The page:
"When a person becomes terribly interesting he has lots of problems, believe me. That is the chasm which is crossed by all of your celebrities, anybody who is foolish enough to become famous. He crosses over from being interested in life to being interesting. And people who are interesting are really no longer interested in life. It’s very baffling to some young fellow why he can’t make some beautiful girl interested in him. Well, she is not interested, she is interesting." — L. Ron Hubbard

If you are an actor on stage, you are interesting while acting. Seminar speakers are interesting. Comedians, models and magicians are interesting.

Yet in real life, on a one-on-one basis, interesting people are irritating. They only do things to get your attention and admiration. They believe they are on stage acting for an audience of one.

If you want people to cooperate with you, to like you or to open up to you, you must be interested.Instead of focusing on yourself, you start to focus on others. You notice what makes them happy or unhappy. Your attention comes off of you and onto others.

When your thoughts are more on others than on yourself, you feel little stress. You act and respond with more intelligence. Your production level increases and you have more fun.

When you are interested, people love your interest in them. They want to be around you. You are popular.

Five Ways to Be More Interested
  1. Strive to shift your attention from yourself onto other people or objects. This is a great stress reliever.
  2. Find things about people that interest you. Force yourself to look for interesting things. Soon you will automatically take interest in people without thinking about it.
  3. If you catch yourself acting like someone else, you are being interesting. Simply get interested in the person in front of you and you’ll feel more natural. You are most effective when you are simply being yourself.
  4. When someone makes you nervous or shy, get interested in them. Take your attention off of yourself and on to others. With practice, you will be calm, even bold.
  5. Focus on how you can help others. Let your interest in helping people replace your tendency to act interesting. Your effectiveness and popularity will soar.
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Attitude: The Whole World Stinks!

"The Whole World Stinks!"
While Grandpa is taking a nap on the couch, his seven-year-old grandson gets some Limburger cheese from the refrigerator and smears it on Grandpa’s mustache.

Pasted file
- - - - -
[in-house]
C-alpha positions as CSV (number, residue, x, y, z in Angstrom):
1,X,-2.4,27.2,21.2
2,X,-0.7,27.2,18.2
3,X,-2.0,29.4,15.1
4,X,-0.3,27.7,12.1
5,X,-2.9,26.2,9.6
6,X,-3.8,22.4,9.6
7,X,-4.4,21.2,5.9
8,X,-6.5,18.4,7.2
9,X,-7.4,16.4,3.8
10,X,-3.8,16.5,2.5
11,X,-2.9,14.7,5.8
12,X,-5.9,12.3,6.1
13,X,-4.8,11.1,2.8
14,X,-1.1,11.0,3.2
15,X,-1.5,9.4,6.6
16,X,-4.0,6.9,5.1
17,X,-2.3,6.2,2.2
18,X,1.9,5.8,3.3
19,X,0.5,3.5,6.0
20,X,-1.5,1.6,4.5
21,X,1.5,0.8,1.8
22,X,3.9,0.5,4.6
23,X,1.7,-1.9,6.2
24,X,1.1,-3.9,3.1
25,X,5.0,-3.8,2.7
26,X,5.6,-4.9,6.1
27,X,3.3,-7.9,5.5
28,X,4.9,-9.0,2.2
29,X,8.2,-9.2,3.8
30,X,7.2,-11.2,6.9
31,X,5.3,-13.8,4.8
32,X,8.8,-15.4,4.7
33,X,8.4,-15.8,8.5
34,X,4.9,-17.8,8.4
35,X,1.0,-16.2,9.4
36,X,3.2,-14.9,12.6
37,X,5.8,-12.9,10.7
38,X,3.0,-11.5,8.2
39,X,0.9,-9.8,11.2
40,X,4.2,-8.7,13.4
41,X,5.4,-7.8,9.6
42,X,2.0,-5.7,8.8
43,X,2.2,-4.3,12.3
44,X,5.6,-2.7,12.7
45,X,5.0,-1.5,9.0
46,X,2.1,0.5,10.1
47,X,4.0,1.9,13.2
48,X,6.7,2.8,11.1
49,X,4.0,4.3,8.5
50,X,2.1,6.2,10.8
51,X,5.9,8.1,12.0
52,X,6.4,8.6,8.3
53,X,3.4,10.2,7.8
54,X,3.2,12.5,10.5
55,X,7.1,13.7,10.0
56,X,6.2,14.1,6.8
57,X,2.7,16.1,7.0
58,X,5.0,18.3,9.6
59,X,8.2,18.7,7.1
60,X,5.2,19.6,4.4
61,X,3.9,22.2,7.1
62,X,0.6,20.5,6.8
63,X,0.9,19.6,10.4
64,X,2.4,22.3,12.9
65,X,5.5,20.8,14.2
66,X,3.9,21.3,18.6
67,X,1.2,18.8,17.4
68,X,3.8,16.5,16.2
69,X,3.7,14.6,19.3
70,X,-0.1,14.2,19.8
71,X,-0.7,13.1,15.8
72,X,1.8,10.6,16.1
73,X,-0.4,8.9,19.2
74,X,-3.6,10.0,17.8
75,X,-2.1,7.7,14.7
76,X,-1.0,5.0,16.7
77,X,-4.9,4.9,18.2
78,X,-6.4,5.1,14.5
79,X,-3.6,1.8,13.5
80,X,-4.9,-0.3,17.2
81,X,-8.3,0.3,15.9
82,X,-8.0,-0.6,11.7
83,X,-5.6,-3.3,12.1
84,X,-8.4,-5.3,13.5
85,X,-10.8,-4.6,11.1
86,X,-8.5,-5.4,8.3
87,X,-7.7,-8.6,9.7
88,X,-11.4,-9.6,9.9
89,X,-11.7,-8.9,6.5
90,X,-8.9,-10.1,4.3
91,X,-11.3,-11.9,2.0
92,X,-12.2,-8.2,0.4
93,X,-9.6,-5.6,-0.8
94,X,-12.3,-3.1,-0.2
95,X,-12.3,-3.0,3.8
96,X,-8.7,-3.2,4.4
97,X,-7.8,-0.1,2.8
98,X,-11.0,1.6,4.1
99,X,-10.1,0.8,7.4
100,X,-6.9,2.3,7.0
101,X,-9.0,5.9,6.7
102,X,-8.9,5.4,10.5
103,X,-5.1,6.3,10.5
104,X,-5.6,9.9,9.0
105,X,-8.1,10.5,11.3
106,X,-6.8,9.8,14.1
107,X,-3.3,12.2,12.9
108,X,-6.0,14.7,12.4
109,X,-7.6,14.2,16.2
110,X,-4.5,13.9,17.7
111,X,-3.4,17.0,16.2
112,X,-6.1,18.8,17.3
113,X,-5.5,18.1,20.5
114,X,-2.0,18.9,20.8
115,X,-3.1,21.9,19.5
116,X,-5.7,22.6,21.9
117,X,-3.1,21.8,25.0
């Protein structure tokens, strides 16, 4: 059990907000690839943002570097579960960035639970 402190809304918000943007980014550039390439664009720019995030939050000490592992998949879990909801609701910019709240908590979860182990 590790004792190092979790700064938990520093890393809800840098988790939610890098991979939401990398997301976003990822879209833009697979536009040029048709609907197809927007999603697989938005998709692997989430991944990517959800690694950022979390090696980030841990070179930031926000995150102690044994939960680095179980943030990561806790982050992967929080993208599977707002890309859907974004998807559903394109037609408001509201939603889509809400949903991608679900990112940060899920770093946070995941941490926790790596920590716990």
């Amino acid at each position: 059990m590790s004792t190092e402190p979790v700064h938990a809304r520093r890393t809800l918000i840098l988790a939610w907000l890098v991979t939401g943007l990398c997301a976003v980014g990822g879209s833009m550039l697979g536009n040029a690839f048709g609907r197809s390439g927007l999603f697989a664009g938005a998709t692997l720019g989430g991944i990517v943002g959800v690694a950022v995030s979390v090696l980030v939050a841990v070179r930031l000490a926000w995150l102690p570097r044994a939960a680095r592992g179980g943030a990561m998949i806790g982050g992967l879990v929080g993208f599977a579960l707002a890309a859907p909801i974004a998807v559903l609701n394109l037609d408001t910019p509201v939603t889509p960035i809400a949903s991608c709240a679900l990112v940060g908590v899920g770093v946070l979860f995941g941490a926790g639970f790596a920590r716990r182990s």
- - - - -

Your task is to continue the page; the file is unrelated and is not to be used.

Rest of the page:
When grandpa wakes up, he says, "This room stinks!" He goes to another room and says, "This room stinks." After walking throughout the house, he says, "The whole house stinks!"
Grandpa goes outside and takes a deep breath and says, "The whole world stinks!"
Your attitude about life does the same thing.

  1. Your marriage is not going well. You go to a movie and notice how nobody smiles. Couples seem to be bored with each other. The movie’s happy ending seems phony.
  2. Someone’s nasty comment at work makes your head feel like exploding with anger. While driving home, everyone seems aggressive and rude. You drive like a dangerous, insane maniac. You think about gun ownership.
  3. You watch the news on television for a few hours and feel uneasy. You go outside and look at airplanes as possible threats. You suspect your neighbor might be a bad guy. You jump out of your skin when a kid yells, "Bang!"
  4. Your business just made a healthy profit this month. You celebrate at a restaurant where the food tastes great and the waitress is cheerful. When you go outside, the sunset looks glorious. Everyone seems to be smiling.

Why Life Changes
In an article "Is it Possible to Be Happy?" L. Ron Hubbard writes:
"You remember when you were maybe five years old, and you went out in the morning and you looked at the day, and it was a very, very beautiful day, and you looked at the flowers and they were very beautiful flowers.

"Twenty-five years later you get up in the morning, you take a look at the flowers—they are wilted. The day isn’t a happy day.

"Well, what has changed? You know they are the same flowers, it’s the same world, something must have changed.

"Probably it was you."

"Actually, a little child derives all of his pleasure in life from the grace he puts upon life. He waves a magic hand and brings all manner of interesting things into being out in the society. Here is this big, strong brute of a man riding his iron steed, up and down, and boy, he'd like to be a cop. Yes sir! He would sure like to be a cop; and twenty-five years later he looks at that cop riding up and down and checks his speedometer and says, 'Doggone these cops!'

"Well, what is changed here? Has the cop changed? No. Just the attitude toward him. One's attitude toward life makes every possible difference in one's living. You know you don't have to study a thousand ancient books to discover that fact. But sometimes it needs to be pointed out again that life doesn't change so much as you."